“Stay.” 7 reasons why she should not relocate to be with old beau

On Life and Love After 50 eNewsletter July 16, 2021

by Tom Blake – Columnist

Stay: 7 reasons why she should not relocate to be with old beau.

One of my readers named Beth emailed, “I need advice on a long-ago love from the 1990 years. We met through a singles ad in a local newspaper. We had great magic (chemistry) between us.

“We have kept in contact off and on for more than 20 years, with ups and downs. I live in Virginia; he lives in Connecticut, 500 miles apart. I am 79; he is 76.

“He has no children. My children are grown with families of their own. He wants me in his life again and wants me to live with him. I can’t seem to move away from my family. He will not visit me.

“He was in a biking accident three years ago and can’t travel a long distance even for a visit to see if we could make a go of it again. I don’t know what to do.”

My response: “From what you described you would be making all the sacrifices. He would be making none. That’s ridiculous! What if you moved there and he got sick or passed away? What would you be left with?

“Why didn’t it work out years ago?”

Beth said, “I want him, and I want my family. I want him to come for a visit, just to see if that magic is still there.

“He was getting over an ex-partner, and I was going through some things also when we met. I had to walk on eggshells at times with him. I think he had a trust issue with women, and he was a lawyer and saw the mean side of people all the time.

“I made the first contact this time after not hearing from him in over a year.

“No one since has made me feel the way he did and I don’t know what to do, he was special and I don’t want to lose him again, this might be the last stop for us.”

My response: “Beth, I don’t usually advise people on what to do. But here are seven questions to ponder.

7 Questions

  1. He can’t travel long distances because of a bike accident three years ago. He can’t even take a bus or a train? Or, is it, he doesn’t want to bother to travel?
  • You hadn’t heard from him for more than a year. You contacted him. That doesn’t sound like a man who is interested in you.
  • The same magic, or chemistry that was between you two 20+ years before will not be the same. Age takes its toll on chemistry and senior sex. Also, if he is so debilitated from the bike accident, do you think he would have the same physical capabilities he had back then? And how about you? Would you still be like you were in that category?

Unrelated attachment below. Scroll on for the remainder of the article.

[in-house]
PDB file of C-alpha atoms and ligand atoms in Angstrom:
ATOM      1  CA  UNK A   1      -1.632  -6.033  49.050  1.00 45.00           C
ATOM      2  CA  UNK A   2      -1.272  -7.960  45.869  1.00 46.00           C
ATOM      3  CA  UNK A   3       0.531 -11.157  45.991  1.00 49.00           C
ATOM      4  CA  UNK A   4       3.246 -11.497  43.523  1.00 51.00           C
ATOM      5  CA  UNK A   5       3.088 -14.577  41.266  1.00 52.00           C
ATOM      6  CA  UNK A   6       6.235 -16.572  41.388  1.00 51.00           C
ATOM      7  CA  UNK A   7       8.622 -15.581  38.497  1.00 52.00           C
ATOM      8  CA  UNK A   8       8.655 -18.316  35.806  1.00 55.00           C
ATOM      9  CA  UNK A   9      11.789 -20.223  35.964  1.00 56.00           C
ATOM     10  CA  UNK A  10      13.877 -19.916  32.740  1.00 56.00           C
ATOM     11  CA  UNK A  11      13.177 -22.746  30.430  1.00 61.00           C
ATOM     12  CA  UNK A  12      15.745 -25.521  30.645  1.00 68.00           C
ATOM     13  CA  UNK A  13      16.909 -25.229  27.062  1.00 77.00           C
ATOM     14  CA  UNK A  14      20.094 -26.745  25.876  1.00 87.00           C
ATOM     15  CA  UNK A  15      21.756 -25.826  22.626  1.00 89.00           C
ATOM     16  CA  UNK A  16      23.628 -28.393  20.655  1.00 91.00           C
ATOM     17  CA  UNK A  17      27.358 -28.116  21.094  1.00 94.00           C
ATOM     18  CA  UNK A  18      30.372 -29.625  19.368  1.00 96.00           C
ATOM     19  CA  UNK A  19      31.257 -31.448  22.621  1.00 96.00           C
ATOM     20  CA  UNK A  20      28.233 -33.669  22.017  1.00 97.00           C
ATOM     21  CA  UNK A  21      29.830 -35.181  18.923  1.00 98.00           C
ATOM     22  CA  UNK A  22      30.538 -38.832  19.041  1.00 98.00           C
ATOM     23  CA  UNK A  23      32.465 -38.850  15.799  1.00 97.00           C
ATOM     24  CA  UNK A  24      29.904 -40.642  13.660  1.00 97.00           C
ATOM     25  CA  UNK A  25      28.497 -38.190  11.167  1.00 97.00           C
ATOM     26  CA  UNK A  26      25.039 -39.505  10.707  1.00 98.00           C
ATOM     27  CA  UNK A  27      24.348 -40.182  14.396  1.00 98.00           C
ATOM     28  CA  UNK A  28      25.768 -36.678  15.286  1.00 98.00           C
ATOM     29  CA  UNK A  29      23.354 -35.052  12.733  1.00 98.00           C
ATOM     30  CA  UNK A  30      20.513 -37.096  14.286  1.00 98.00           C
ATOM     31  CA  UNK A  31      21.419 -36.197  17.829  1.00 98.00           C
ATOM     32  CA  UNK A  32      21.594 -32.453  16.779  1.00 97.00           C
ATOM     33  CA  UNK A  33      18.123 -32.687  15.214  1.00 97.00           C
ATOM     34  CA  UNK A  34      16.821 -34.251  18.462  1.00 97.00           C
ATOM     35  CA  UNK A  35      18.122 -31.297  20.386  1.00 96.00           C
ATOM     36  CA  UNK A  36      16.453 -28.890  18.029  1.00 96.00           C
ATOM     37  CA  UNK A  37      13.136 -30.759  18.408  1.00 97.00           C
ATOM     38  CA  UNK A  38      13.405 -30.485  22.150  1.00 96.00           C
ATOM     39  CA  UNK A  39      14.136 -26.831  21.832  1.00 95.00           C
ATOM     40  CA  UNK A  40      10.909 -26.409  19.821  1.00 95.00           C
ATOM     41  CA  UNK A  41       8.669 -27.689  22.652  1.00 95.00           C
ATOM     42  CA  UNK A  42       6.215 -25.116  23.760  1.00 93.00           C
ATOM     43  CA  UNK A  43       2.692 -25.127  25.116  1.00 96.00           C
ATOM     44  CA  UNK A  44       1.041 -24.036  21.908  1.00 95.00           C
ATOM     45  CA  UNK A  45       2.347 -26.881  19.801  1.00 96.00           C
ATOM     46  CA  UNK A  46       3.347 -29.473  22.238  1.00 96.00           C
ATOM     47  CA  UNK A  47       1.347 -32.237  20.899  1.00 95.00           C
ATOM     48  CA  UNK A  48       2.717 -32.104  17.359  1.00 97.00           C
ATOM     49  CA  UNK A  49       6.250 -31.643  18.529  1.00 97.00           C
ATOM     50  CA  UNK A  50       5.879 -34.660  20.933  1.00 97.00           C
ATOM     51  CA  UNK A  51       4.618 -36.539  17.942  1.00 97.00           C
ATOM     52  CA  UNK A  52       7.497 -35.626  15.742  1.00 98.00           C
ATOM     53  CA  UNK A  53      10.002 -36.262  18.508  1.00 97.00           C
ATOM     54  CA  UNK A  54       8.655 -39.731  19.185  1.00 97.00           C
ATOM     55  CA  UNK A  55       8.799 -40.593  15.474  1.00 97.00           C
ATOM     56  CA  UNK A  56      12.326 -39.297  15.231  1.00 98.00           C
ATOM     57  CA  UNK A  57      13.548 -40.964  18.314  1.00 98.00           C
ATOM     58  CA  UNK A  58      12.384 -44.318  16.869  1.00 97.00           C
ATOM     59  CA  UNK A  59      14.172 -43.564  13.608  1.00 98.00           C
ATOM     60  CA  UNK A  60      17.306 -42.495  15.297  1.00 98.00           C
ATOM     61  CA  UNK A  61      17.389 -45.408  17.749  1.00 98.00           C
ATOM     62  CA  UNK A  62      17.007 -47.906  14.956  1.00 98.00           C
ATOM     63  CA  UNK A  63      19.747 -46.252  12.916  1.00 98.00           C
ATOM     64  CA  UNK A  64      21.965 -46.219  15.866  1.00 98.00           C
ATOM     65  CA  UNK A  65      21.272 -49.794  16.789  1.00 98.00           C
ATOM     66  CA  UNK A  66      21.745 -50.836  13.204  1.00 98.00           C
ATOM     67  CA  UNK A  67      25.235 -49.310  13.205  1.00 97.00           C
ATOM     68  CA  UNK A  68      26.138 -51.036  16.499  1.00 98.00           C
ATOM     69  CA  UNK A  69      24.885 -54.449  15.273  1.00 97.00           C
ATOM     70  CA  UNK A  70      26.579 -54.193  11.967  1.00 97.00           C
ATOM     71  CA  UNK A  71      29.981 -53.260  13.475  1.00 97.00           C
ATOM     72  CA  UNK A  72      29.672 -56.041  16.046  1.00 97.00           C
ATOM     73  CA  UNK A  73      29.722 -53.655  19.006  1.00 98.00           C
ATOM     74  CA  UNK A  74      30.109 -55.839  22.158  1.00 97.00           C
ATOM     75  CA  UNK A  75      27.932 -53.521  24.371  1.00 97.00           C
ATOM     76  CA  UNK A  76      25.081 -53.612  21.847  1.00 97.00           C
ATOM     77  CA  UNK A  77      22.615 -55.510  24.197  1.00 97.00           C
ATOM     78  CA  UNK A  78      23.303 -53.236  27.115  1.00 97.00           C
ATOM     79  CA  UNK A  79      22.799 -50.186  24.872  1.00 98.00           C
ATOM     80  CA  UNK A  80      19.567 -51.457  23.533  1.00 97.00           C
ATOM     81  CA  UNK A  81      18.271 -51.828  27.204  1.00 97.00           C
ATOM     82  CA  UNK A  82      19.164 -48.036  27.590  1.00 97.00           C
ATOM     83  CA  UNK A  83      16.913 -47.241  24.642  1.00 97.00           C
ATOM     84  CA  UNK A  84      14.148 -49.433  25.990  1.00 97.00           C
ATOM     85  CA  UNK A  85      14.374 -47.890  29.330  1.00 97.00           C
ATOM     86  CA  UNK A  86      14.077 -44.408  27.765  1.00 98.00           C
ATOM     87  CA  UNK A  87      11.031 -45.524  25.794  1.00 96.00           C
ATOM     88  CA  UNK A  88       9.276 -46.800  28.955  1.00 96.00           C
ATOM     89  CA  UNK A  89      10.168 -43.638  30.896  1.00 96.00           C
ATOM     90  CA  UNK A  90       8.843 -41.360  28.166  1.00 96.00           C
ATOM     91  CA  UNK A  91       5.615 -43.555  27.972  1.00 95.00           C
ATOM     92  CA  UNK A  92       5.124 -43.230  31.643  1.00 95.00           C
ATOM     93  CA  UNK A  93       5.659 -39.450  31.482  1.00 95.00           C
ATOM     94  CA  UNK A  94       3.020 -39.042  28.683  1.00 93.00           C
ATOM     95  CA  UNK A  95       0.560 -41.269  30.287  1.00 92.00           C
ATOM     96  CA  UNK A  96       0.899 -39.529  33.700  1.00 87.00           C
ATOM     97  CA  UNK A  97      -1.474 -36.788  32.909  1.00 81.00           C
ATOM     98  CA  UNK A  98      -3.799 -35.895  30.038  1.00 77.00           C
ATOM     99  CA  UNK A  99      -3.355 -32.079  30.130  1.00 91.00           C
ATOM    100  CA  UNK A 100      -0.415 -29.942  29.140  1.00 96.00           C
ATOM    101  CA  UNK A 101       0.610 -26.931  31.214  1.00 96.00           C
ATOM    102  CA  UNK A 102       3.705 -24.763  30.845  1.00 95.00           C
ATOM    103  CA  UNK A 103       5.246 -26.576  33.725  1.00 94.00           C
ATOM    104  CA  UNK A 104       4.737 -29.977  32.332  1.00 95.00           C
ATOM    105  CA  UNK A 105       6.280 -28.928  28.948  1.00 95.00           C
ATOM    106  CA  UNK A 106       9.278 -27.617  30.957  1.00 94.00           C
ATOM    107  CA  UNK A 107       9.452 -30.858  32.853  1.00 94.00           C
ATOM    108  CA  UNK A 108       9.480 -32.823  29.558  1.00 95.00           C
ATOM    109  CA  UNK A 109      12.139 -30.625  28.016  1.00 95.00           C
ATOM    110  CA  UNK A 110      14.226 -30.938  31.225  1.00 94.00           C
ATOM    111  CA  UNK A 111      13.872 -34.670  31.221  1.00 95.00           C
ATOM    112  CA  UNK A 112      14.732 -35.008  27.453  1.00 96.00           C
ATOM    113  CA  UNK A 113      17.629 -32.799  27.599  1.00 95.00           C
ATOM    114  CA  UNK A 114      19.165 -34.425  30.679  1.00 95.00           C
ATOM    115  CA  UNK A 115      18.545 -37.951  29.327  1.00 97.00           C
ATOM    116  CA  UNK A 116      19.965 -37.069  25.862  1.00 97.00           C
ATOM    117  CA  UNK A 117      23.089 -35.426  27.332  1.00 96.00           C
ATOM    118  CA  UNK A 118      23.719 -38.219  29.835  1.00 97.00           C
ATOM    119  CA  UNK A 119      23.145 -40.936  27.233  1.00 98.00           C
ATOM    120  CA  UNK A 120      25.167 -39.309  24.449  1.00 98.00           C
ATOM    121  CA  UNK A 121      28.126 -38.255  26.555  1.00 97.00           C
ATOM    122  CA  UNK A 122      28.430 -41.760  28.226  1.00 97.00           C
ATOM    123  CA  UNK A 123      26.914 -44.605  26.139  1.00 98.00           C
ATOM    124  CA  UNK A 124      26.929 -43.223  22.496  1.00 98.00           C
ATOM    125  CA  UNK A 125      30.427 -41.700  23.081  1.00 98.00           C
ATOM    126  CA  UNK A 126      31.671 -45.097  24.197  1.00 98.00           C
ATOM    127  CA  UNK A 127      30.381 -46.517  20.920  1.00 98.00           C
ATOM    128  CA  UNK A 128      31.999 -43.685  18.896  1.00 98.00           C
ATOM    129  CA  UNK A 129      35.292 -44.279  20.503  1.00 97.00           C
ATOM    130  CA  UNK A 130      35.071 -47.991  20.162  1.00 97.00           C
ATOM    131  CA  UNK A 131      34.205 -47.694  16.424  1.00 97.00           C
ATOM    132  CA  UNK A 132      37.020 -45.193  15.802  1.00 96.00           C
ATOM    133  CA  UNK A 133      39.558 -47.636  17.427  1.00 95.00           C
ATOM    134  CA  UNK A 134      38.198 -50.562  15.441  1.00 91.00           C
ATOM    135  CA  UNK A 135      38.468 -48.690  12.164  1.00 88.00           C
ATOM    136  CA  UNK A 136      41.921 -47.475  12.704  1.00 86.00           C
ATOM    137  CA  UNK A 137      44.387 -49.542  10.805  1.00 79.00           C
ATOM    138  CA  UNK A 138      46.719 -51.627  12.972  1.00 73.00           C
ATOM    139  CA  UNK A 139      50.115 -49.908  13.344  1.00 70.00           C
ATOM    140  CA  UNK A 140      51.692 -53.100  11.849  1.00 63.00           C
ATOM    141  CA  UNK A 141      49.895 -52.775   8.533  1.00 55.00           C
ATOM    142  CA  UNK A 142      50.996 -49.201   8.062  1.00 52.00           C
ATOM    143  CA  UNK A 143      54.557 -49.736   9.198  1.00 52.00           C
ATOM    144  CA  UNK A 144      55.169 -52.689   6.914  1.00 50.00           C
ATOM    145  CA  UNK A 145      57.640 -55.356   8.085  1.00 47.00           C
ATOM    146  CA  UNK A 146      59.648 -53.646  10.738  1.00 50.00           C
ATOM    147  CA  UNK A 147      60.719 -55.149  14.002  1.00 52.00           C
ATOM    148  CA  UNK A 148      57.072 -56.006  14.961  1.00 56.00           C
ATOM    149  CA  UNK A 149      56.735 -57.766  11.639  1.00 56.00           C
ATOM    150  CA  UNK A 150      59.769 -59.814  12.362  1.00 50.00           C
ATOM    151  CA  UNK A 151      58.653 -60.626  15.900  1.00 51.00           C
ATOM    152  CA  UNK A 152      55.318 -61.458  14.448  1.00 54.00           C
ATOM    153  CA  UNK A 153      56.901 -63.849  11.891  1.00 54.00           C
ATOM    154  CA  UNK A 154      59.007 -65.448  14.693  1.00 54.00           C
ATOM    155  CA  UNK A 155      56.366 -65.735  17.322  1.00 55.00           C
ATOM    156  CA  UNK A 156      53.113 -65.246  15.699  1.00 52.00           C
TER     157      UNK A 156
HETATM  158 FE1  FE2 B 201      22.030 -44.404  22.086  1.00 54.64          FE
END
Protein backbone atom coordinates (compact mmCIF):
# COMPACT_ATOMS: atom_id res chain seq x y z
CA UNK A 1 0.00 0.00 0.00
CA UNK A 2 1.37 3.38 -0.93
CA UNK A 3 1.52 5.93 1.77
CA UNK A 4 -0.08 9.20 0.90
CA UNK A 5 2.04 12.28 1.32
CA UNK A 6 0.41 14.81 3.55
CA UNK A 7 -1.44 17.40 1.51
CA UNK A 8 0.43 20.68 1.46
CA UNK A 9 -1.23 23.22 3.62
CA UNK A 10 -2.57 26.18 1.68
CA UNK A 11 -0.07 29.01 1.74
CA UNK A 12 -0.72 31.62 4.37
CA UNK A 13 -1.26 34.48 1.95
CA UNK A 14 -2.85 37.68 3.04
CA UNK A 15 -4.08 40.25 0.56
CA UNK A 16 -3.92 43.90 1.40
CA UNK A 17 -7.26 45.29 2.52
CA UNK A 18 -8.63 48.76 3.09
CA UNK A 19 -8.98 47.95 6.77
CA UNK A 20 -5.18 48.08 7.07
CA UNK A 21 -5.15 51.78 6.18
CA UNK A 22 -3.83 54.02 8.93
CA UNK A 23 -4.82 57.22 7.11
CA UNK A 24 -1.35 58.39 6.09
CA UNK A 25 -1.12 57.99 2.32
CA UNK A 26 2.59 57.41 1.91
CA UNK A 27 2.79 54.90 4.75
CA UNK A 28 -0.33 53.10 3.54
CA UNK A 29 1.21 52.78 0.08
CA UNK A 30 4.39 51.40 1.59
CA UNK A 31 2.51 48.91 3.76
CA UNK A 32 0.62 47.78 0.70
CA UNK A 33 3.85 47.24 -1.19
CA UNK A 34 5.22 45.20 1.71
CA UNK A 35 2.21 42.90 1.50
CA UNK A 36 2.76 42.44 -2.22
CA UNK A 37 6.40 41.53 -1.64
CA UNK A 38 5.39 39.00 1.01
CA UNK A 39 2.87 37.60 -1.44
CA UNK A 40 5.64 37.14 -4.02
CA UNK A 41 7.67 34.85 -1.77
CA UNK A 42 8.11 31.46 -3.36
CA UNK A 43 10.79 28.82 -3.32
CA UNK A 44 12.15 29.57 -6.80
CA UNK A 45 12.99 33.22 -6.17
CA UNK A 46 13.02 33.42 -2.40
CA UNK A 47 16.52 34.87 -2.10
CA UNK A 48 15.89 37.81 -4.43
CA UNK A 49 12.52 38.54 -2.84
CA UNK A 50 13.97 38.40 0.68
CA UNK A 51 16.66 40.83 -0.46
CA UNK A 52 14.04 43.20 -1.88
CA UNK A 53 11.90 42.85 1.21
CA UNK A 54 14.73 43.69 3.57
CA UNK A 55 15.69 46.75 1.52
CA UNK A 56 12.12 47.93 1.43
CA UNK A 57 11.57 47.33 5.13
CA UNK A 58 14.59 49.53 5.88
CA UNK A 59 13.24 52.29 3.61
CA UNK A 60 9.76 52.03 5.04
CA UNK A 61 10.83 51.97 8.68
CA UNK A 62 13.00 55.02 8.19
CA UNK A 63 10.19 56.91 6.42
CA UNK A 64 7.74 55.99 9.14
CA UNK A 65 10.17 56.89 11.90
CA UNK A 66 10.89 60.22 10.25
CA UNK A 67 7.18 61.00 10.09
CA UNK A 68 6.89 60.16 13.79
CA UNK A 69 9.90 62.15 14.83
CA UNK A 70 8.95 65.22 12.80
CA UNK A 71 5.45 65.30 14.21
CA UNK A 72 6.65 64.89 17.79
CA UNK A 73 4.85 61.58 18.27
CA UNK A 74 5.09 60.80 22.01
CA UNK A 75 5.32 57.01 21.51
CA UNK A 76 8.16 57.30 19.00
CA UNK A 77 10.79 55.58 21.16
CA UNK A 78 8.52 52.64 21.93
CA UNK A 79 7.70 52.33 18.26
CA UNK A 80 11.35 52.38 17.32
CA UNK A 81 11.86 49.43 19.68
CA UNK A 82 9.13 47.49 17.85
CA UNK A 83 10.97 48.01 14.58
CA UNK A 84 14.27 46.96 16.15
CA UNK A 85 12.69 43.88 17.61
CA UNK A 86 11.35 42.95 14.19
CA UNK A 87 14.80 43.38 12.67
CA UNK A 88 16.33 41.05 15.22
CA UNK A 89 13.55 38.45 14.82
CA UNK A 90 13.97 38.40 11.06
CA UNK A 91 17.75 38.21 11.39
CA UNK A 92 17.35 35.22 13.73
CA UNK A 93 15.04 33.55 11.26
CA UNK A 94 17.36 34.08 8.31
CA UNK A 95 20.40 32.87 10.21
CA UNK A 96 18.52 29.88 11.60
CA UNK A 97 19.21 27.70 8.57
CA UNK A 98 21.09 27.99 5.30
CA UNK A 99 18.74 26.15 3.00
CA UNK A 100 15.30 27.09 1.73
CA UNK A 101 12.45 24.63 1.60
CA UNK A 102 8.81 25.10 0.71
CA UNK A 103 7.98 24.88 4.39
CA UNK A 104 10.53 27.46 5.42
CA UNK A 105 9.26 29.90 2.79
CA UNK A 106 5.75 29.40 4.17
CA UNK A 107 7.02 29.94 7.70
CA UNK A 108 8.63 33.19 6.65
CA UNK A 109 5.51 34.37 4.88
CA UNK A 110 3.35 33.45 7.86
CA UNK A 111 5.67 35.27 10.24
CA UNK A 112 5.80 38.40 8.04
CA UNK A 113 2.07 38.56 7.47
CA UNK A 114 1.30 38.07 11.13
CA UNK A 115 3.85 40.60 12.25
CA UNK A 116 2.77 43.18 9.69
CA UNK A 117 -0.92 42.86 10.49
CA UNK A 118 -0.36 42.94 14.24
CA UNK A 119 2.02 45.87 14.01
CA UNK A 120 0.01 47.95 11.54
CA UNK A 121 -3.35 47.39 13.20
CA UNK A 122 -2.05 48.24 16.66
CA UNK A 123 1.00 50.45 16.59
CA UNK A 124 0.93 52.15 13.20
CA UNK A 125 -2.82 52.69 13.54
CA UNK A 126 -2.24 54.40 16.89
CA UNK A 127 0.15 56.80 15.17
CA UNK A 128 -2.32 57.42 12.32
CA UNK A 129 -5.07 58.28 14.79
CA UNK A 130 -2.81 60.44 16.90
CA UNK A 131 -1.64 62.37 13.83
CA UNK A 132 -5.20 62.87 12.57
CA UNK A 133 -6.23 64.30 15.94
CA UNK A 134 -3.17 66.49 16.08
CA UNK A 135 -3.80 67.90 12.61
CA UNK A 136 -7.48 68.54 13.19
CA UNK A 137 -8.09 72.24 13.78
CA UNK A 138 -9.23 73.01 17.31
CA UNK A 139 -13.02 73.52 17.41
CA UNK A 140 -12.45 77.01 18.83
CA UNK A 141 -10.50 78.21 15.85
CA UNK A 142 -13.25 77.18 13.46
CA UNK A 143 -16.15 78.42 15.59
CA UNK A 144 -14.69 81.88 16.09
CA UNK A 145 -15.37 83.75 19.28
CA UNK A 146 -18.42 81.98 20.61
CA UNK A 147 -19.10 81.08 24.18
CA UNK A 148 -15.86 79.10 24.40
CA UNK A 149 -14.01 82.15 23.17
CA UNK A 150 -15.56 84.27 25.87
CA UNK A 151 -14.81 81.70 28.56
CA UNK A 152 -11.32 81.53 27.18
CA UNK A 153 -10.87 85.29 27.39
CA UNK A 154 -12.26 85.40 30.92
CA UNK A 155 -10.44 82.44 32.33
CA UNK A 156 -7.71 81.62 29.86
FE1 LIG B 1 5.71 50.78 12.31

• Why, if you had to walk on eggshells with him before, do you think that would be different now?
  • You are 79. Do you think you’d want to relocate to be with a man you barely know and leave your family behind? Don’t you think that would be risky?
  • What if you moved and then got sick? At 79, it could happen. If he can’t ride on a train, how would he be able to care for you? And would he want to?
  • You say you don’t want to lose him again. As it is, you don’t have him.

I hope the above seven questions will clear the air for you. For a new senior relationship to work, both people need to be on the same page. It appears you two are not. You aren’t even in the same book or the same state. As Bob Seger sings, “Turn the Page.”

Speaking of music, you may or may not know that the song I culled the name “Champs” from is “Stay. The Load Out” by Jackson Browne.

Take heed from those lyrics: Stay where you are.

(Link to “Stay” is listed below. See if you can hear where Browne says “Champs.”)

Author: tpblake

Tom Blake is a newspaper columnist in south Orange County, California. He has published four books. His primary topic is finding love after 50 and beyond, sometimes far beyond, for people 80 and older as well. He also blogs about travel at TravelAfter55.com.

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